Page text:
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This article was published 26/3/2020 (209 days ago), so information in it may no longer be current.
A week ago, Manitoba Premier Brian Pallister bragged his government would still deliver on a promised PST cut, and spoke confidently about its financial preparedness to withstand a pandemic.
Seven days later, the premier said the provincial sales tax would remain at its current level, a planned carbon tax would be deferred, and the province will need to borrow up to $5 billion to get through the next year.
The sudden reversal is indicative of the harsh economic consequences COVID-19 is having on governments of every level.
Pallister said Thursday the financial challenges "may be without precedent" in Manitoba.
"The gap between the revenues that were coming in and what's coming in now is enormous, and the need to borrow additional money is enormous," Pallister told a conference call with reporters.
He said the province's rainy day fund — budgeted earlier this month to climb to $872 million this year — could be wiped out in three months or less.
"I'd say, at the very best, we have about three months of cushion" before having to borrow to pay the bills.
Pallister revealed the potential magnitude of the economic hit while calling on Ottawa to establish an emergency credit agency to borrow money on the provinces' behalf.
The premier said such a move could save Manitoba at least a percentage point in interest costs because of the federal government's better credit rating. Pallister said he planned to raise his idea during a conference call with his fellow first ministers later Thursday.
He said Manitoba would likely have to borrow $10 billion this year — although around half that would be needed to renew existing credit arrangements.
"Our numbers right now tell us that we'll have approximately a $5-billion additional hit, on top of the renewed debt, that is coming our way this year," the premier said.
He said the planned one-point PST cut, which had been slated for July 1, would be postponed, not cancelled.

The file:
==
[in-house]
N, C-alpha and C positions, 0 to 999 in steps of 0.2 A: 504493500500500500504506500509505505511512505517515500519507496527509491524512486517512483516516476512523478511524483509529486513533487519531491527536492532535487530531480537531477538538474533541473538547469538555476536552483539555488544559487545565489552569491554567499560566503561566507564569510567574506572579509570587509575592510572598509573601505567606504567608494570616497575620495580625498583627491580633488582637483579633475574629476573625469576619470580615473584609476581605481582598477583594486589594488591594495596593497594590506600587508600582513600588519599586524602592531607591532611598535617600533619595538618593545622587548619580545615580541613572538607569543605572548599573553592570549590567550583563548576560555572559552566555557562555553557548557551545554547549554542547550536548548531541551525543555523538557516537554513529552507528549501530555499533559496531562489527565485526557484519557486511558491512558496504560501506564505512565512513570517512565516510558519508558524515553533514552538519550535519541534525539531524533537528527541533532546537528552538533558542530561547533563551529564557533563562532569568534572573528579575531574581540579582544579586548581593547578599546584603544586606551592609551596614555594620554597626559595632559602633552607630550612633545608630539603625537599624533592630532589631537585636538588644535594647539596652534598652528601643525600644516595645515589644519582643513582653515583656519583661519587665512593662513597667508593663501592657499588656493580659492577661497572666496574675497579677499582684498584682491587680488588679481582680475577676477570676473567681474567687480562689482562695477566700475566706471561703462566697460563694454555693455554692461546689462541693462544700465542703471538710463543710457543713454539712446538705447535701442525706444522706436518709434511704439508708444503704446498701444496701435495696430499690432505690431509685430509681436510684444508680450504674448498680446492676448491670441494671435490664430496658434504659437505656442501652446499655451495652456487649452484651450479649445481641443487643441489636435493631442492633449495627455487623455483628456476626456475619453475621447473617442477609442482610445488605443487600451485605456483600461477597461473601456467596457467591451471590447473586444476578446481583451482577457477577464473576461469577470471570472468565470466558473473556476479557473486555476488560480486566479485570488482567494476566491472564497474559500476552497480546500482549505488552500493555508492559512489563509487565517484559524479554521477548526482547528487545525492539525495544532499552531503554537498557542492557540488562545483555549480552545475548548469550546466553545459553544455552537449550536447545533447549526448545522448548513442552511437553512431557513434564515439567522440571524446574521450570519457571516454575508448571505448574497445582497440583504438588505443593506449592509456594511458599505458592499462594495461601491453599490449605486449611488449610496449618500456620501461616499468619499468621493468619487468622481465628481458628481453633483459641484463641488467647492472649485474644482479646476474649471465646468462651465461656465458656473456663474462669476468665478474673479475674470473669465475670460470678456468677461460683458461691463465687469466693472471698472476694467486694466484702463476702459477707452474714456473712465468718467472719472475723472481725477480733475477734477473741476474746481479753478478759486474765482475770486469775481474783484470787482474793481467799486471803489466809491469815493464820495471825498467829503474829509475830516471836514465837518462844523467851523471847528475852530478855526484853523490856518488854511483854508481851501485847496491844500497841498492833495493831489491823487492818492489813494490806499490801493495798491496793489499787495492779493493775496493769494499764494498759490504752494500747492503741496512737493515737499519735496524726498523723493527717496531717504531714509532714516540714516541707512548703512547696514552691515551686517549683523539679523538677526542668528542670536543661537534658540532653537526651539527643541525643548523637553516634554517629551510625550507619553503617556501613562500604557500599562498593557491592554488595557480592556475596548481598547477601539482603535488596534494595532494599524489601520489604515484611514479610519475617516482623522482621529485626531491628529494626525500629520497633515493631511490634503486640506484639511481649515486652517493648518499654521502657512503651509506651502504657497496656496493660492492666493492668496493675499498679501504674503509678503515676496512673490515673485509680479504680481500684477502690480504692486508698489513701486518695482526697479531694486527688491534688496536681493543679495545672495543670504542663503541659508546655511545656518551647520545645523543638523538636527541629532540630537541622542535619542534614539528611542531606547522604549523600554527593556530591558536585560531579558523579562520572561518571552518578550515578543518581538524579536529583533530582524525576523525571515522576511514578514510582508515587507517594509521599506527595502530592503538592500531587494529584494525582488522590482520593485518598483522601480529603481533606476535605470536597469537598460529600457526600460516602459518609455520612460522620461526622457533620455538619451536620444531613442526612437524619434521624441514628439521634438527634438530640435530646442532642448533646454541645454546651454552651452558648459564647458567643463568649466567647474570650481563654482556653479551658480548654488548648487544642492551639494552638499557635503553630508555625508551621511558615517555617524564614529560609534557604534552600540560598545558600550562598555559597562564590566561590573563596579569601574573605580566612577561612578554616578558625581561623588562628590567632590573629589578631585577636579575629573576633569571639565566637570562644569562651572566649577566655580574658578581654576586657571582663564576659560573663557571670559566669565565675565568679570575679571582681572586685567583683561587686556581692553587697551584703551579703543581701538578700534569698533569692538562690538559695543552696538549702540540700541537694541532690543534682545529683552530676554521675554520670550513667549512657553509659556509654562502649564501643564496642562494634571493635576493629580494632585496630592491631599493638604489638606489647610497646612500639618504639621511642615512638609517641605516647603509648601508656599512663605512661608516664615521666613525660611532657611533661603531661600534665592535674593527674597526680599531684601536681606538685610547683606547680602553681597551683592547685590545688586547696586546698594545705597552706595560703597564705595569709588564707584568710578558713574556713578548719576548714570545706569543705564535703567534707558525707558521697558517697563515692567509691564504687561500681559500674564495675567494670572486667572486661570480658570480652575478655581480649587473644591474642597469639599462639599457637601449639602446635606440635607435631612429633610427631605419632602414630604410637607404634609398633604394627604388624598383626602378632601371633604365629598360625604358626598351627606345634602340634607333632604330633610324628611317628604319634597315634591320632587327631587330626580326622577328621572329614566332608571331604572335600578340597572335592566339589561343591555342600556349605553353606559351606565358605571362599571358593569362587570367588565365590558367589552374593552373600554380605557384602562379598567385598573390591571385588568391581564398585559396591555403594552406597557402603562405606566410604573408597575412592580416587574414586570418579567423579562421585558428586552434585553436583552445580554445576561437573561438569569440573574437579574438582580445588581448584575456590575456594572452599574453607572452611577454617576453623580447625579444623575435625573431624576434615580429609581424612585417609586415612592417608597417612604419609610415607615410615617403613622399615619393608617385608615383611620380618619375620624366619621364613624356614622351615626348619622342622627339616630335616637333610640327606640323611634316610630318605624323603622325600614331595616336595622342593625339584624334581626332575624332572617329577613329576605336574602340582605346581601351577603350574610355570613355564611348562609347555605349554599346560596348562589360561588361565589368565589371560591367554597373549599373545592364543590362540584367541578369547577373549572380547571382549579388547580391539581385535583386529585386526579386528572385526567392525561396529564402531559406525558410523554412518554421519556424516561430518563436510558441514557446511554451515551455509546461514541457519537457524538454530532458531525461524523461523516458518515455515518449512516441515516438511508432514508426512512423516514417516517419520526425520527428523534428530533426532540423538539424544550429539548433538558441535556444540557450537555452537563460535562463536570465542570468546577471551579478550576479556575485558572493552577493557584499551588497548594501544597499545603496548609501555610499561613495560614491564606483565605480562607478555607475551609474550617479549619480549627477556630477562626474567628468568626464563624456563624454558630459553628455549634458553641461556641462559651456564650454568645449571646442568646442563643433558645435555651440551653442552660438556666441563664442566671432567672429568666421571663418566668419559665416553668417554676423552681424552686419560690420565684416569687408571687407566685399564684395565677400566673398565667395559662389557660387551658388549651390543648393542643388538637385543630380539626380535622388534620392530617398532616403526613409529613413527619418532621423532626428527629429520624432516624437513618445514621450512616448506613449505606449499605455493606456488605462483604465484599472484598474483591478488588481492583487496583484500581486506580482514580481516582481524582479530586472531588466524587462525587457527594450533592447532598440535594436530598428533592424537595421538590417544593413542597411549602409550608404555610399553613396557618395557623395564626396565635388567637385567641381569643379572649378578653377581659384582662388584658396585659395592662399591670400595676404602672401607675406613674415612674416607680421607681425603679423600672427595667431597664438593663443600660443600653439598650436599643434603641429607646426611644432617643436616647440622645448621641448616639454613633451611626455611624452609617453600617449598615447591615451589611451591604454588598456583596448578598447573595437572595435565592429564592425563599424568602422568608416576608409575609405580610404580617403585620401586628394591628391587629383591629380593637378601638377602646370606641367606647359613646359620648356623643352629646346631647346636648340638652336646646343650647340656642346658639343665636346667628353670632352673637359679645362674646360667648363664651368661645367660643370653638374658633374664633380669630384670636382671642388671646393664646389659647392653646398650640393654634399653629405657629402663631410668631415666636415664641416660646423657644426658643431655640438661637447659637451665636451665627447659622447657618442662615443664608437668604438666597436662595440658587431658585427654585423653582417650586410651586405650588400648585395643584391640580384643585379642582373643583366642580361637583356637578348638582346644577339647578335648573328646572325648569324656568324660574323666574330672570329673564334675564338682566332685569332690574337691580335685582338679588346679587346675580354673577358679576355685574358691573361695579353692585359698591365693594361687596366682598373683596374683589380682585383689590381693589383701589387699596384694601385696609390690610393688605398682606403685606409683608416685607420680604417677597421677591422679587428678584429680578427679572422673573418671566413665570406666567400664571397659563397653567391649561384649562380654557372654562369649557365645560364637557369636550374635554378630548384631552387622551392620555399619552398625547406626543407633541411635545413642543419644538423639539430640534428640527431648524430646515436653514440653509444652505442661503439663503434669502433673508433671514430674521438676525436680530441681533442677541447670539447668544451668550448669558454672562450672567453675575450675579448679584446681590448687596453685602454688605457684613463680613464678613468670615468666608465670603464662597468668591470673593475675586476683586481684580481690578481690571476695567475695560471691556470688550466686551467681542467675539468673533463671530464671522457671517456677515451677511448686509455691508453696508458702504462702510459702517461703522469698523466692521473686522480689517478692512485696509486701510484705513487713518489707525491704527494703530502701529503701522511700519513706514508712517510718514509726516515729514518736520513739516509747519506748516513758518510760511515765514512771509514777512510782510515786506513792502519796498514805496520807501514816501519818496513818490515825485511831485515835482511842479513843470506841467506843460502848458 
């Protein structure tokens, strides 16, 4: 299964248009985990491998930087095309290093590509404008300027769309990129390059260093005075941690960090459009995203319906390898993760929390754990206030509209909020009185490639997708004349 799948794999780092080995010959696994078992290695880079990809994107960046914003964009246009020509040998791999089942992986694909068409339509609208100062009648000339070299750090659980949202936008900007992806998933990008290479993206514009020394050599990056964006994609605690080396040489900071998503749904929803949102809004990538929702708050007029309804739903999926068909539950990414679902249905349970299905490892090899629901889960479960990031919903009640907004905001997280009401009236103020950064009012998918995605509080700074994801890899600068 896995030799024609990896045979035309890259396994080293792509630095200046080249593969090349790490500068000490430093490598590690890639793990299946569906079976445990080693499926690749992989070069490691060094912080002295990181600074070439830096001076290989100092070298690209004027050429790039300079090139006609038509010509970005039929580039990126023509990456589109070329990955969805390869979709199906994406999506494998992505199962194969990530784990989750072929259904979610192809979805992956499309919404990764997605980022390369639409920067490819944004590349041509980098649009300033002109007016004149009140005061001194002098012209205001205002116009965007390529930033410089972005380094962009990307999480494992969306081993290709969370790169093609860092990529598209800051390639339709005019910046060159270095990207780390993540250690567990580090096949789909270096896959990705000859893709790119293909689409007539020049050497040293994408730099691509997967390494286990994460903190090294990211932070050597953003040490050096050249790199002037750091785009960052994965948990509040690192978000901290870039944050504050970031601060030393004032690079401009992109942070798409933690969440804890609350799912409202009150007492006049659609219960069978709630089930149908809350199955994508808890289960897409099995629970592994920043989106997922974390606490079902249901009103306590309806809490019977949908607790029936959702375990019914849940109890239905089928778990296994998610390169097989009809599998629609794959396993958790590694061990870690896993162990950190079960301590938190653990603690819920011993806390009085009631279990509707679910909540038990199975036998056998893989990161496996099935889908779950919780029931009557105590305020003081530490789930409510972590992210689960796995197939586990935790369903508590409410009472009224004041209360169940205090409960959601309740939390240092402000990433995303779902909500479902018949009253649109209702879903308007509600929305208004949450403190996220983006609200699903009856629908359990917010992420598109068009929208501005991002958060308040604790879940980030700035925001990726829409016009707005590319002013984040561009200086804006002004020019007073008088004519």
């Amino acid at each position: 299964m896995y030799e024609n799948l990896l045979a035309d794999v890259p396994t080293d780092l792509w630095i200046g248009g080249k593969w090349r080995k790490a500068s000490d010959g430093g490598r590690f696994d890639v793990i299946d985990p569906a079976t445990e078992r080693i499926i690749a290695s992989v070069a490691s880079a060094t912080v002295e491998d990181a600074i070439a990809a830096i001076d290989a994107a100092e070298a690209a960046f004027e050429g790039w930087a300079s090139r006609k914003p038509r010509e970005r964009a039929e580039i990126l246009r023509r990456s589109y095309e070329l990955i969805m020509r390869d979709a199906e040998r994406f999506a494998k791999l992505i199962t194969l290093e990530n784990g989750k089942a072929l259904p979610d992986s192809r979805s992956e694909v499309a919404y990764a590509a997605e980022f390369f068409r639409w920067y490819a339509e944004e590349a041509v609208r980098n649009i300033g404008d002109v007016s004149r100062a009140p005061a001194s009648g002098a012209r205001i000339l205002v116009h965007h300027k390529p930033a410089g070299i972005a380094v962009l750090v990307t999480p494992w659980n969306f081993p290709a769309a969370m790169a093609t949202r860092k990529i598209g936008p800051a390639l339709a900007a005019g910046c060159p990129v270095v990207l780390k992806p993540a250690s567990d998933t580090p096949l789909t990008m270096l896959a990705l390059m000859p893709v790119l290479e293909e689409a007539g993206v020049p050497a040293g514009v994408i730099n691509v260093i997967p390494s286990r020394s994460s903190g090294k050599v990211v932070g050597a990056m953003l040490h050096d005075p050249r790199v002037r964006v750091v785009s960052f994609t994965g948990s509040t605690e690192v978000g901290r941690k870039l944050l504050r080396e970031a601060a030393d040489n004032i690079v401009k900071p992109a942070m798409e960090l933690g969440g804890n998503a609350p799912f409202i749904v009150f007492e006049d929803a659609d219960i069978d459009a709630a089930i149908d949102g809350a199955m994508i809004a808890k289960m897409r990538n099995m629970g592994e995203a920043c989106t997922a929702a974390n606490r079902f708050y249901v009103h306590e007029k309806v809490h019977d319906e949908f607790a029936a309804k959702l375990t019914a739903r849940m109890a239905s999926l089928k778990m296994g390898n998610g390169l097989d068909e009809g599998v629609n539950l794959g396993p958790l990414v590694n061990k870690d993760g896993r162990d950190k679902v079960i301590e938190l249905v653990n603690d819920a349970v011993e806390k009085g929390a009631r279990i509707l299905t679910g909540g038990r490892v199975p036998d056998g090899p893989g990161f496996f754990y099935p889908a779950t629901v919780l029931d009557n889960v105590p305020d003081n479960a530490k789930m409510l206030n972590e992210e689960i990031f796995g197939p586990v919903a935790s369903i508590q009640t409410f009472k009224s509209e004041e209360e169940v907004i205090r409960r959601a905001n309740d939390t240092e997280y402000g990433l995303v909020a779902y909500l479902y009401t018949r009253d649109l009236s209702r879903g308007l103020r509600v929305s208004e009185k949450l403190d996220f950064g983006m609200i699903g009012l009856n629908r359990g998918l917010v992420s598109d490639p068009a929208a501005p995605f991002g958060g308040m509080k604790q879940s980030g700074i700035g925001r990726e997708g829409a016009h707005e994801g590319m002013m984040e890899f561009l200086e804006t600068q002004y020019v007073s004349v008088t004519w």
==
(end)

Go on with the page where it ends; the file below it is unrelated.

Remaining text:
Pallister said he was not planning to defer the tax cut or the proposed provincial carbon levy "beyond, at the latest, next year."
The Progressive Conservative government was to have presented its budget March 11, but its release was delayed by more than a week because of Opposition NDP procedural delays in the legislature.
When Finance Minister Scott Fielding unveiled his financial blueprint March 19, it was accompanied by an 11-page addendum, adjusting economic growth forecasts and other financial predictions due to the potential impact of the novel coronavirus pandemic.
The updated budget still forecast economic growth of 0.6 per cent for the fiscal year beginning April 1. It said the pandemic could hurt government revenues by anywhere from $110 million to $482 million. It said increased health-care costs — over and above what was budgeted — could rise by between $50 million and $200 million.
Now, it appears those projections are also out of date.
The postponement of the PST reduction could jeopardize some parts the City of Winnipeg’s budget.
Council recently approved a four-year final budget that devotes $3.3 million of expected savings from the tax cut to a few key investments. The money was earmarked to help ensure six city libraries keep their Sunday hours, Leisure Guide programs see fewer cuts, new emergency preparedness staff are hired, and new investments are available for public art.
Winnipeg Mayor Brian Bowman was not available for comment Thursday.
In an email, a spokesperson from the mayor’s office said the change came without warning.
"The mayor learned of this in real-time via the premier’s press conference and will be seeking clarity from the province and then engaging the public service regarding next steps," wrote spokesperson Jeremy Davis.
In addition to boosting its rainy day fund, the province also allocated extra money to an emergency expenditures contingency fund in its budget, bringing the total to $100 million.
Pallister said previously the government has also identified $500 million in planned expenditures that it can defer or redeploy if needed.
— with files from Joyanne Pursaga
Larry Kusch didn’t know what he wanted to do with his life until he attended a high school newspaper editor’s workshop in Regina in the summer of 1969 and listened to a university student speak glowingly about the journalism program at Carleton University in Ottawa.
Updated on Thursday, March 26, 2020 at 7:45 PM CDT: Updates reference to city budget
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